https://www.mhlw.go.jp/stf/seisakunitsuite/bunya/vaccine_sesshujisseki.html

2 ( +3 / -1 )

"Wasn't the previous start date sometime in April?"

It still is,

-1 ( +2 / -3 )

Splendid news for those with underlying health conditions and the elderly who may be afraid of socializing. The best way to deal with Covid or any disease for the healthy is to remain healthy in body and mind.

Carry on with your life, get plenty of exercise and enjoy yourself. Fear, lack of social contact and lack of exercise increases stress which makes us more vulnerable to viruses and any illness. It lowers the immune system and makes us less mentally and physically able to maintain a healthy balance.

-1 ( +1 / -2 )

@savethegaijin

Do you not qualify for the vaccine in Japan? I’d have thought with such conditions you’d be on a priority list to receive the vaccine earlier than the general population?

It may be quicker to jump on a plane and get it in your home country if that’s possible.

2 ( +3 / -1 )

I hope the authorities in Japan will have the common sense to follow what is happening in the West. None of the so-called vaccines are reliable. Very dangerous side-effects and even deaths have been reported in several countries. Some side effects can de for the rest of the patients' life. They still do not know all the dangerous effects on the human organism simply because they are testing it on the world population. All mRNA technology is really a genetic experiment, this is very clear on the Moderna website. mRNA tech substitutes one's natural immune system for an artificial one, still an experiment. It also changes one's DNA, etc. Yahoo news, which is usually very liberal, posted that over 100 fully vaccinated people in Washington still got the covid, including some deaths: https://www.yahoo.com/gma/over-100-fully-vaccinated-people-115339262.html. I wonder if having the Olympics and boosting one's economy is worth gambling with human lives, and do governments should have this power? What I wrote can be easily checked in several reliable websites, Moderna itself is one of them.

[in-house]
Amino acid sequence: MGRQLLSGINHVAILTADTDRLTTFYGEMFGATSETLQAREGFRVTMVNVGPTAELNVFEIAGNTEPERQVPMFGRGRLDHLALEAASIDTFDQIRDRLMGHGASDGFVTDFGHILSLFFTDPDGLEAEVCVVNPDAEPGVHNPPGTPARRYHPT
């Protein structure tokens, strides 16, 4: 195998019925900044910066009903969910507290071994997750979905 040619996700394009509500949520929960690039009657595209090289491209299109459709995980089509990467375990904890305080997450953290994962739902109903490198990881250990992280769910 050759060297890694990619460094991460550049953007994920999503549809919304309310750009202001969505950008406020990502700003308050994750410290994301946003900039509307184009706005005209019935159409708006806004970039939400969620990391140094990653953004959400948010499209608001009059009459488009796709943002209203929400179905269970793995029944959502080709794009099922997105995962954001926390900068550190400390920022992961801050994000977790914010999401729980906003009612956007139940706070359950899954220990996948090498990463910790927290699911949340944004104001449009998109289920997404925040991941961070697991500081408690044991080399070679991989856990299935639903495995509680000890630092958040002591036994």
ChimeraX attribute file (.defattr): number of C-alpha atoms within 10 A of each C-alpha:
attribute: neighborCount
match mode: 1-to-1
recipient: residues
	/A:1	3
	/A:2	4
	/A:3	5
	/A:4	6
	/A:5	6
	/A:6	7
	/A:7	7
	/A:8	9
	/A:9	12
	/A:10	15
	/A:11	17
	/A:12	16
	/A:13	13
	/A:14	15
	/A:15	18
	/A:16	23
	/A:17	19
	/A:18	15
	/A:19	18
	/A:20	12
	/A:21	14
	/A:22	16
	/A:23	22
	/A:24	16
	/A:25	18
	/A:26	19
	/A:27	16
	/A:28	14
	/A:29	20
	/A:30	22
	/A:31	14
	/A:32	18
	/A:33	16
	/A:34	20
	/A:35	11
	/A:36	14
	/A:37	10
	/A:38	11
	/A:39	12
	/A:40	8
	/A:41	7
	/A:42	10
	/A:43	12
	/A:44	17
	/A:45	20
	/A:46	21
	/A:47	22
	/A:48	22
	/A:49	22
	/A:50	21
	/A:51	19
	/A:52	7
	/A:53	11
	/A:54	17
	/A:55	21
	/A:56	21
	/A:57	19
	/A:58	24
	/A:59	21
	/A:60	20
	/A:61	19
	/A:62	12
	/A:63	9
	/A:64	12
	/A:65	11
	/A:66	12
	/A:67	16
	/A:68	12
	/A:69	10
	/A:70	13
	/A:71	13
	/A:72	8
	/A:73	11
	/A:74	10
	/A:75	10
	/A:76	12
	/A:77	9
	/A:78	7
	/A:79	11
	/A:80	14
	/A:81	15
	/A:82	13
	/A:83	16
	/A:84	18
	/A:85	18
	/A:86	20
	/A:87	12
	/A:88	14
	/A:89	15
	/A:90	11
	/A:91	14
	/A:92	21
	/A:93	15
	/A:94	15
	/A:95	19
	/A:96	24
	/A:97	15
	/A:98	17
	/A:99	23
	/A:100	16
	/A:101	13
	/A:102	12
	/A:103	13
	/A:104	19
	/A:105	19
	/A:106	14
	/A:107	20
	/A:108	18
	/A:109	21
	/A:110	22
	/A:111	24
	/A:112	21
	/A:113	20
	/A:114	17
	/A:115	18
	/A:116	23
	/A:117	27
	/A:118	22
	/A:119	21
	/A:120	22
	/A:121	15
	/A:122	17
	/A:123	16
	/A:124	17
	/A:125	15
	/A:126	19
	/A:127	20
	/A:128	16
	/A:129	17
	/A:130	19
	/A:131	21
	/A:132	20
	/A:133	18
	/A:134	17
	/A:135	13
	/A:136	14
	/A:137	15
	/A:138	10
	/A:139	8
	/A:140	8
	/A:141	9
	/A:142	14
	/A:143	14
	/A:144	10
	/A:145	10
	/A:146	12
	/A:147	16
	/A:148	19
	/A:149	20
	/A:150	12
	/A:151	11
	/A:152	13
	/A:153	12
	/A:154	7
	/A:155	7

-11 ( +1 / -12 )

The start of vaccination to the general public has gone from from Feb 12, to April 12, to May 10...